Those last three words are critical: If you assume the periphery needs to export to Germany in order to gain capital, you assume the eurozone economy is a fixed pie. But that’s not true! Even in a currency union or any fixed-exchange regime, countries can create wealth domestically. This fresh capital can more than offset supposed current account imbalances. That’s how fiat money systems work—and the eurozone, despite its quirks, is a fiat system.
Given time, a combination of public sector cuts and economic reforms would likely help the periphery become a dynamic source of European growth. We might even see the initial fruits now, in the form of higher industrial production and business investment. Unfortunately, there’s a wrinkle: The IMF/ECB/European Commission troika is over-focused on near-term deficit reduction, and officials think tax hikes are necessary to achieve it. The troika has a rather large degree of influence over troubled member-states’ budgets—and officials tend not to approve budgets unless they contain an acceptable (in the troika’s view) level of tax hikes. Problem is, those tax hikes are often counterproductive. Higher corporation and commercial property taxes eat into firms’ profits, giving them less to reinvest in their business, and higher income and VAT taxes whack consumers. As a result, in places like Spain and Portugal, the private sector components of GDP—namely consumer spending and business investment—are tanking. Perversely, that’s putting deficit and debt targets further and further out of reach—shrink the denominator in the debt/deficit-to-GDP ratio, and the ratio rises even if the numerator (the absolute debt or deficit) shrinks a bit.
If the troika would drop its insistence on reaching arbitrary deficit-to-GDP targets, allowing troubled states more tax flexibility, I’ve a hunch we’d see much quicker economic improvement—the lasting kind, as economic reforms take root. Spain, Portugal and Italy have made great strides here. They have plenty further to go, but their labor markets and private sectors are freer than they were three years ago, and their public sectors are smaller. Yes, the latter means tens of thousands of workers have been displaced, but a growing private sector can absorb these folks over time. It can also yield higher tax revenues even if rates are lower, bringing more natural fiscal improvement.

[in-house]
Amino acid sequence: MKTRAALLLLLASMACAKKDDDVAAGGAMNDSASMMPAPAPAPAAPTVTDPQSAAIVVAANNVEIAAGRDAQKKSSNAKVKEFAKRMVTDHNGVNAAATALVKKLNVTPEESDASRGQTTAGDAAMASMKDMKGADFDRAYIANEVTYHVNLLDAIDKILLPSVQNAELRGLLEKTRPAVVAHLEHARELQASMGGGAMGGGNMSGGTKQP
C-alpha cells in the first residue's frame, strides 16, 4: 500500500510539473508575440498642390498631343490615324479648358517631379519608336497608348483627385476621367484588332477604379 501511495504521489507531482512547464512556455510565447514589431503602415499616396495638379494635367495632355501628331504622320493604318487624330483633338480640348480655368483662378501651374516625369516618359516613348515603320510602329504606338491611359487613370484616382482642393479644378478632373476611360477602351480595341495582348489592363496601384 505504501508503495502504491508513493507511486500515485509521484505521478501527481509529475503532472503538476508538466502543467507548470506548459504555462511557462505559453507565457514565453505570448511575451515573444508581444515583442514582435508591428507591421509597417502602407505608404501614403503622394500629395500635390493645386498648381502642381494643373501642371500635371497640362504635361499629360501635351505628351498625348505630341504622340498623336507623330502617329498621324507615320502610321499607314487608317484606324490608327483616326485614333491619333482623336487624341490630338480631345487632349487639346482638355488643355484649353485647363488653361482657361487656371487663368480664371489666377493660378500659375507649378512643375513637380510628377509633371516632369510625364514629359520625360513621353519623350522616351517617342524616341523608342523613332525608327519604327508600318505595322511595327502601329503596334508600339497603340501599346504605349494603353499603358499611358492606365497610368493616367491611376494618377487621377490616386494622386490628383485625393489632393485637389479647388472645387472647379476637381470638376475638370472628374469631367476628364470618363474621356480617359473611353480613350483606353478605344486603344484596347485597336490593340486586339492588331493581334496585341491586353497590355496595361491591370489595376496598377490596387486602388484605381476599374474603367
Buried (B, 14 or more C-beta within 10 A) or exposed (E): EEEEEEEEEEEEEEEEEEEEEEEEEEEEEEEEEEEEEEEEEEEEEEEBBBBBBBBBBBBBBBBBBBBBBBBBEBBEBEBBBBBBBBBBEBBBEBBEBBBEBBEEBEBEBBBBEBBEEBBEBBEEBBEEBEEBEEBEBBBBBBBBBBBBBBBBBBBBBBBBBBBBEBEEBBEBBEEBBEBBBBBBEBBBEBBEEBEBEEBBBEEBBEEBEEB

And higher German imports simply aren’t a necessary part of this equation. I’m not arguing they wouldn’t help—exports boost economies, and economically strong Germany could perhaps be a bigger end market for the periphery. But so could the US, China, Mexico, Canada, India, Brazil, Singapore, Malaysia, South Korea, Thailand or one of the many other nations that’s growing right now. That’s the other thing—strong private businesses foster trade ties all over the world. This, too, brings in more capital. Hence why the EU’s free trade negotiations are paramount.
In my view, free trade and tax flexibility are where those lobbying Germany should focus. Forget the straw-man issue of German deficit reduction, and implore German officials to lead the charge on making the entire eurozone more dynamic and competitive. Then trade surplus and deficit states can grow alike, putting some silly economic notions to bed once and for all.